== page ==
Together, Leiden’s canals stretch out over a distance of 28 kilometers. There are 88 bridges covering the canals. Get on a boat and discover all the city has to offer with a boat tour through the city that will take you to historical monuments, museums and small bars and restaurants along the canals.
A couple of weeks before the holidays an ice skating rink, a giant Christmas tree, many Christmas stalls and a big Ferris wheel turn the city centre of Maastricht into a winter wonderland. It is the most magical time of year to visit this city in the most southern point of the Netherlands.
Close to Germany, Belgium and Luxembourg, Maastricht enjoys a perfect location within Europe. Grab a hot chocolate or Gluhwein at the Christmas market, test your ice skating skills on the ring or enjoy the great shopping the city has to offer.
The Wyck neighborhood is a great place for shopaholics. Make sure to take a break from shopping for a cup of coffee and a slice of Limburgse vlaai. This is a cake that the province of Limburg, of which Maastricht is the capital, is known for around the country. It is available in all kinds of fruity and sweet flavors and absolutely delicious!
• DEN HAAG
While Amsterdam is our nation’s capital, Den Haag is the political capital of the country. Check out the Binnenhof, the main stage of Dutch politics, where you can get a tour around the grounds and have a look inside the Tweede Kamer, the Dutch House of Representatives.
You might even spot our prime minister cycling on his way to his office! Next on your sightseeing tour through Den Haag is the Vredespaleis, which houses the UN’s International Court of Justice. All the historical highlights make Den Haag a must-visit when you are in the Netherlands. And to make the city even more appealing, it is just a short drive from Den Haag to the popular beach of Scheveningen!
Head down to the south of the Netherlands to ‘s-Hertogenbosch for a day filled with great shopping, delicious food and interesting museums in a chilled-out city where the locals are much more relaxed and friendly than in Holland’s big cities. ‘s-Hertogenbosch is filled with restaurants, bars and cafes where you can mingle with the locals and try some of the city’s signature dishes.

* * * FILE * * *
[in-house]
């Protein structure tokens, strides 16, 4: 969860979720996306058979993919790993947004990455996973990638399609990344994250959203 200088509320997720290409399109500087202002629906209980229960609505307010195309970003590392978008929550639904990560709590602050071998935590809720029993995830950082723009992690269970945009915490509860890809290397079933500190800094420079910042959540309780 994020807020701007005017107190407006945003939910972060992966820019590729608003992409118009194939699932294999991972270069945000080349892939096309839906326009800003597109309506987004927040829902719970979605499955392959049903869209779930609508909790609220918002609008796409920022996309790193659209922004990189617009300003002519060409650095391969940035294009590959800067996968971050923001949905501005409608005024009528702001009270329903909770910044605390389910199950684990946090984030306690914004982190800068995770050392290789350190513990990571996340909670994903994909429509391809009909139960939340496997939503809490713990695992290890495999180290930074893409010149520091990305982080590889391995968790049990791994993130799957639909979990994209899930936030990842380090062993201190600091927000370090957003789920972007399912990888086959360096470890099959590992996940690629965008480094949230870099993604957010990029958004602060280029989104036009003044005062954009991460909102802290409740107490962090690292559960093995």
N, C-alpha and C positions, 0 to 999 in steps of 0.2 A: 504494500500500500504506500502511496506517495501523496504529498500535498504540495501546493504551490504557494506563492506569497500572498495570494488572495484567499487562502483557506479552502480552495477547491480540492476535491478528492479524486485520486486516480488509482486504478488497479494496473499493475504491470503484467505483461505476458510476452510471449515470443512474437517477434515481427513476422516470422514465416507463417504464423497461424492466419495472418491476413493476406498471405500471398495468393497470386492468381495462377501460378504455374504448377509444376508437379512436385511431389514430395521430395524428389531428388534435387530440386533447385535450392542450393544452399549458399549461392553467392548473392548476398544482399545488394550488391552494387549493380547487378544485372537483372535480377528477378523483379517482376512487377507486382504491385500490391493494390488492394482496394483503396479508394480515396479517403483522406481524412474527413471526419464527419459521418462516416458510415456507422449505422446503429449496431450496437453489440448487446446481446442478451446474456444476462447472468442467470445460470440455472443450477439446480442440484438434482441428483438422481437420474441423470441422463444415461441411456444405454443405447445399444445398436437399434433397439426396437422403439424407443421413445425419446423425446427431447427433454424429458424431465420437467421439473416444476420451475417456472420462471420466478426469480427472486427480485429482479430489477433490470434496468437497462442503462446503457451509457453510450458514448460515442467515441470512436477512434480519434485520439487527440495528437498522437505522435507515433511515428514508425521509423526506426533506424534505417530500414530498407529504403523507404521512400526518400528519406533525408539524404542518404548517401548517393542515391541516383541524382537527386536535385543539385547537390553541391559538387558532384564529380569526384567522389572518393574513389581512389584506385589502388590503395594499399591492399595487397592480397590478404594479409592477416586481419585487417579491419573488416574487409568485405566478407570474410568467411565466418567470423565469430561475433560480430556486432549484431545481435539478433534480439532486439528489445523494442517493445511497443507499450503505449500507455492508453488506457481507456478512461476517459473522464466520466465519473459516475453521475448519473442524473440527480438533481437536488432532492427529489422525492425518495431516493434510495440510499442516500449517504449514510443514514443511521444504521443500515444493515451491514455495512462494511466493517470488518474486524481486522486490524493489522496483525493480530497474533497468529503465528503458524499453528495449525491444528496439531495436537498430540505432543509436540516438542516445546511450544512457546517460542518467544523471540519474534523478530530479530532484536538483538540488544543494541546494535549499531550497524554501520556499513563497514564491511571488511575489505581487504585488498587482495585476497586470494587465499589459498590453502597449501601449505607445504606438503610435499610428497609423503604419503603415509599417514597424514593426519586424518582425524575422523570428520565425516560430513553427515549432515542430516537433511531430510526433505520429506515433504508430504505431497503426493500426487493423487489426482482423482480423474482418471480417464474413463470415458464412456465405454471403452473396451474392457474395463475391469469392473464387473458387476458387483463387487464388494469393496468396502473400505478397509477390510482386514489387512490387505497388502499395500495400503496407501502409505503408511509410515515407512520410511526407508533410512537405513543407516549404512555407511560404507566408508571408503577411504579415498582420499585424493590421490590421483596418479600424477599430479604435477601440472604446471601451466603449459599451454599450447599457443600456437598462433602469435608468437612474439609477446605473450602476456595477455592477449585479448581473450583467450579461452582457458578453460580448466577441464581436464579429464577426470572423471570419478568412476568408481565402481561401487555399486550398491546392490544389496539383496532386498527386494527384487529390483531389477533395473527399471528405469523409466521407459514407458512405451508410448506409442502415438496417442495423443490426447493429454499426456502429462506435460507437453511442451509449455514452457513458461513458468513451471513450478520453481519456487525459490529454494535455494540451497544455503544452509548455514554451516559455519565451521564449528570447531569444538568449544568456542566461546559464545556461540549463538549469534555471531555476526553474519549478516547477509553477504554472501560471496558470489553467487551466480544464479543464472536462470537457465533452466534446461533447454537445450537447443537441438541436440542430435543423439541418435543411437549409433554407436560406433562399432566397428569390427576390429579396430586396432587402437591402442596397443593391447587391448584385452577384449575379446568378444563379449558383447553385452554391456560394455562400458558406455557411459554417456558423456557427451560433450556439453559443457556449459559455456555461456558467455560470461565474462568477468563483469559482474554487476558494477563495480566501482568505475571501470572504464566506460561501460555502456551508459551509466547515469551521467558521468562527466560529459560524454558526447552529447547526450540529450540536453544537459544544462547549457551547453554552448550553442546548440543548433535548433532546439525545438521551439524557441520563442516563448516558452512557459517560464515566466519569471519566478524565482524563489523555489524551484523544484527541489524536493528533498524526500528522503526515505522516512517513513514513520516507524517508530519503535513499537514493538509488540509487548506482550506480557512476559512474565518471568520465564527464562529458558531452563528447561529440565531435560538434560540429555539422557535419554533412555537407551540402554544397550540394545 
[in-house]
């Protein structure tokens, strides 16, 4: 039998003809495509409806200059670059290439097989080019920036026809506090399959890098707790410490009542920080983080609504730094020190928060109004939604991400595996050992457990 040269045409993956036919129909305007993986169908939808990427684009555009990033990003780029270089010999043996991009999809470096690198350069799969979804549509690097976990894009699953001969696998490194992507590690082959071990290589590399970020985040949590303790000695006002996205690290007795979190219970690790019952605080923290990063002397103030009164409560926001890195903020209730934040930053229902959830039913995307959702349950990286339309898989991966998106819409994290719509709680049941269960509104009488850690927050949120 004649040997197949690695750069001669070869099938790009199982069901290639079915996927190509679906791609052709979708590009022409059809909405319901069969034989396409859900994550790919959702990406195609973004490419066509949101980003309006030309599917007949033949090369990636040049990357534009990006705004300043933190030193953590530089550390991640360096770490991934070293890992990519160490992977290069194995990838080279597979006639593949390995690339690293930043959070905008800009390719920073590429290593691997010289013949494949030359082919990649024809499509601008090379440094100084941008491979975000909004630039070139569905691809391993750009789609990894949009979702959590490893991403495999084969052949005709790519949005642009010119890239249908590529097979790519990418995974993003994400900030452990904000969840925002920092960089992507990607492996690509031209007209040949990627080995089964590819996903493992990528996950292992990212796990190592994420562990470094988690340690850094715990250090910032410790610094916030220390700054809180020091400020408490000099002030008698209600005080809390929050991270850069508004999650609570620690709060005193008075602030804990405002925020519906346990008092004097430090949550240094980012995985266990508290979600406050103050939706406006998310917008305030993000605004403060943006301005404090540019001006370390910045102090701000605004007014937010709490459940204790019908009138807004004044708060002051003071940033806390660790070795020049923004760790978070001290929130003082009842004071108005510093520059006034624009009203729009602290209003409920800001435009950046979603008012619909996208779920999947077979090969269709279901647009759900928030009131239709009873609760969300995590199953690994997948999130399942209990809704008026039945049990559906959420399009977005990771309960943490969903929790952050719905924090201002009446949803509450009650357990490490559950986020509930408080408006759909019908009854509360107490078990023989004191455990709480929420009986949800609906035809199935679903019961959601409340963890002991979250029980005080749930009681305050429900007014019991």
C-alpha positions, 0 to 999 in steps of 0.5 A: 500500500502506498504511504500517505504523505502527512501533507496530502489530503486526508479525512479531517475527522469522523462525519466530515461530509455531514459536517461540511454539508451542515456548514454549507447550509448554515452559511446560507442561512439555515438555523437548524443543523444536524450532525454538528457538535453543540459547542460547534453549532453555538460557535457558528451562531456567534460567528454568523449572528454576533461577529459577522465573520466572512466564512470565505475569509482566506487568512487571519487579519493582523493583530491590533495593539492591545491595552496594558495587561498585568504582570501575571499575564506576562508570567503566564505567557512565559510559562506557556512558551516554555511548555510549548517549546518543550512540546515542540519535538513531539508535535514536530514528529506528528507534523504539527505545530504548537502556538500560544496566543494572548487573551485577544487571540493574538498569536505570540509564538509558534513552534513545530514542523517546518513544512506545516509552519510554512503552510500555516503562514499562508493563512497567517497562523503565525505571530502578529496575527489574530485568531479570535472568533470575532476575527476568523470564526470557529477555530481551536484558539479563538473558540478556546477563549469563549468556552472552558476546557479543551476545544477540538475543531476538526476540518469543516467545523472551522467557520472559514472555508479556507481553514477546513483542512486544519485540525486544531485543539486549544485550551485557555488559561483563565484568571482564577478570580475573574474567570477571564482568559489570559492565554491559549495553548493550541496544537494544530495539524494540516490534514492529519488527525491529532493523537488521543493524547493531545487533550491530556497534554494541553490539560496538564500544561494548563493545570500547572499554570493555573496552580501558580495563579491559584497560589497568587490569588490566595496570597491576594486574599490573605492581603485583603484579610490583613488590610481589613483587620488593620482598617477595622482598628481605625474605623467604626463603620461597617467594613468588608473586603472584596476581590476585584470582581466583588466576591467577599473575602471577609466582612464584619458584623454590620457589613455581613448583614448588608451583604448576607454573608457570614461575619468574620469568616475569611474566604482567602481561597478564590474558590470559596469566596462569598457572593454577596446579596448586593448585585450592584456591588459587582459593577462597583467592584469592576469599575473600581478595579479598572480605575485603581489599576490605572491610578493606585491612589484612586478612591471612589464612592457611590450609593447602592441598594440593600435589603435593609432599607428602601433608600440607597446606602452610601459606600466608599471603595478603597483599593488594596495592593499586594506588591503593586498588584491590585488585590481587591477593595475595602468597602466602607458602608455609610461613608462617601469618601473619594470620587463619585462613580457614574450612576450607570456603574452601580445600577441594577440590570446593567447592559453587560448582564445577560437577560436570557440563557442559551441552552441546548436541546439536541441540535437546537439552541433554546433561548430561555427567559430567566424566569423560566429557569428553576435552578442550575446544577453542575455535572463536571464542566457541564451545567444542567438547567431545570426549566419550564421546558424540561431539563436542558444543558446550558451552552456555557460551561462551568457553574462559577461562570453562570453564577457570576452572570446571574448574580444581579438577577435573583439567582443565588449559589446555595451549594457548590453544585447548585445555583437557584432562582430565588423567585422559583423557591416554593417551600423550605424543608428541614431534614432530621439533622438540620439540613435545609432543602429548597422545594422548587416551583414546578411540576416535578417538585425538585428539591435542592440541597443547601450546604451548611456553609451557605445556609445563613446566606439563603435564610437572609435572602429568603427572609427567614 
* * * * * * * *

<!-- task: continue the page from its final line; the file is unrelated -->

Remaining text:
A must-try is de Bossche Bol: a puff pastry filled with a rich cream and covered in dark chocolate. Bakery Jan de Groot, just a short walk from the central train station, is said to have the best ones in town. Another cool food-related spot to check out in ‘s-Hertogenbosch is de Verkadefabriek. It’s former cookie-factory now turned into a theatre and cinema.
Remember the beautiful blue and white pottery you have seen at so many tourist stores in Amsterdam? Delfts Blauw, as it is named, originated in the city of Delft in the 17th century. To this day you are still reminded of the Delft’s pottery legacy all around the city.
From street lights and benches to mosaics, you will see the blue-white design everywhere. There is still one factory and a couple of galleries which you can visit to see how the unique blue-white pottery designs are made.
Delft is also the city of famous Dutch painter Johannes Vermeer, who was born in the city in 1632. Learn more about his life and work at the Vermeer Centre in Delft.
When you think of the Netherlands, one of the things that comes to mind is cheese. Gouda is the place to be for all cheese-lovers. Every Thursday morning in spring and summer, the city centre hosts a big cheese market where vendors bring out all their best cheeses. It is an old tradition that dates back many centuries in the city’s history. After visiting the market, have a look at Gouda’s cheese museum where you will see how Gouda’s famous cheese is made. Of course you will have the opportunity to try out some cheeses as well as buy some nice souvenirs from your visit to the ‘cheese city’.
About the author: Willeke van Doorn is a journalism student at Fontys University of Applied Sciences in Tilburg. Her experience includes an internship at National Geographic Traveler in Amsterdam.